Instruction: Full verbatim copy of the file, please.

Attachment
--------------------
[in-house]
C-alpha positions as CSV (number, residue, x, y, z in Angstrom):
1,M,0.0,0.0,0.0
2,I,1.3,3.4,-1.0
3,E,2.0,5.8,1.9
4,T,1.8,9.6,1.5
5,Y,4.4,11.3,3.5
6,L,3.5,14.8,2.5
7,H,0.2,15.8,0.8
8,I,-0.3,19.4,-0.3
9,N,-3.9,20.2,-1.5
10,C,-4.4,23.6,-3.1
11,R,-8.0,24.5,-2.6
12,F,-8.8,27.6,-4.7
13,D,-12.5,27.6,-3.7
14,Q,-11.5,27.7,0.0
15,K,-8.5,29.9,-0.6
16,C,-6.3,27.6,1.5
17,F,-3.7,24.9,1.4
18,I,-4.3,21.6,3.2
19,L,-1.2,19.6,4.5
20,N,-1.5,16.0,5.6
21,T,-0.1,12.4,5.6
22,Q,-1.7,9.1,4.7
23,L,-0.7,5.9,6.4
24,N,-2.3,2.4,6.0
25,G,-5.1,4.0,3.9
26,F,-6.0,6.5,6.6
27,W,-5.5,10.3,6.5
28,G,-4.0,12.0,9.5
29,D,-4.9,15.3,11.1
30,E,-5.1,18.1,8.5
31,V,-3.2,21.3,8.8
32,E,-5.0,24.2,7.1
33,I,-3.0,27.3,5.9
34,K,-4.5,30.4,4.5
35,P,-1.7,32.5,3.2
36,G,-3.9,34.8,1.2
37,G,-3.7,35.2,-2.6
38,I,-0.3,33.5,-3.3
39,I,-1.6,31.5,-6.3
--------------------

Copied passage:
[in-house]
C-alpha positions as CSV (number, residue, x, y, z in Angstrom):
1,M,0.0,0.0,0.0
2,I,1.3,3.4,-1.0
3,E,2.0,5.8,1.9
4,T,1.8,9.6,1.5
5,Y,4.4,11.3,3.5
6,L,3.5,14.8,2.5
7,H,0.2,15.8,0.8
8,I,-0.3,19.4,-0.3
9,N,-3.9,20.2,-1.5
10,C,-4.4,23.6,-3.1
11,R,-8.0,24.5,-2.6
12,F,-8.8,27.6,-4.7
13,D,-12.5,27.6,-3.7
14,Q,-11.5,27.7,0.0
15,K,-8.5,29.9,-0.6
16,C,-6.3,27.6,1.5
17,F,-3.7,24.9,1.4
18,I,-4.3,21.6,3.2
19,L,-1.2,19.6,4.5
20,N,-1.5,16.0,5.6
21,T,-0.1,12.4,5.6
22,Q,-1.7,9.1,4.7
23,L,-0.7,5.9,6.4
24,N,-2.3,2.4,6.0
25,G,-5.1,4.0,3.9
26,F,-6.0,6.5,6.6
27,W,-5.5,10.3,6.5
28,G,-4.0,12.0,9.5
29,D,-4.9,15.3,11.1
30,E,-5.1,18.1,8.5
31,V,-3.2,21.3,8.8
32,E,-5.0,24.2,7.1
33,I,-3.0,27.3,5.9
34,K,-4.5,30.4,4.5
35,P,-1.7,32.5,3.2
36,G,-3.9,34.8,1.2
37,G,-3.7,35.2,-2.6
38,I,-0.3,33.5,-3.3
39,I,-1.6,31.5,-6.3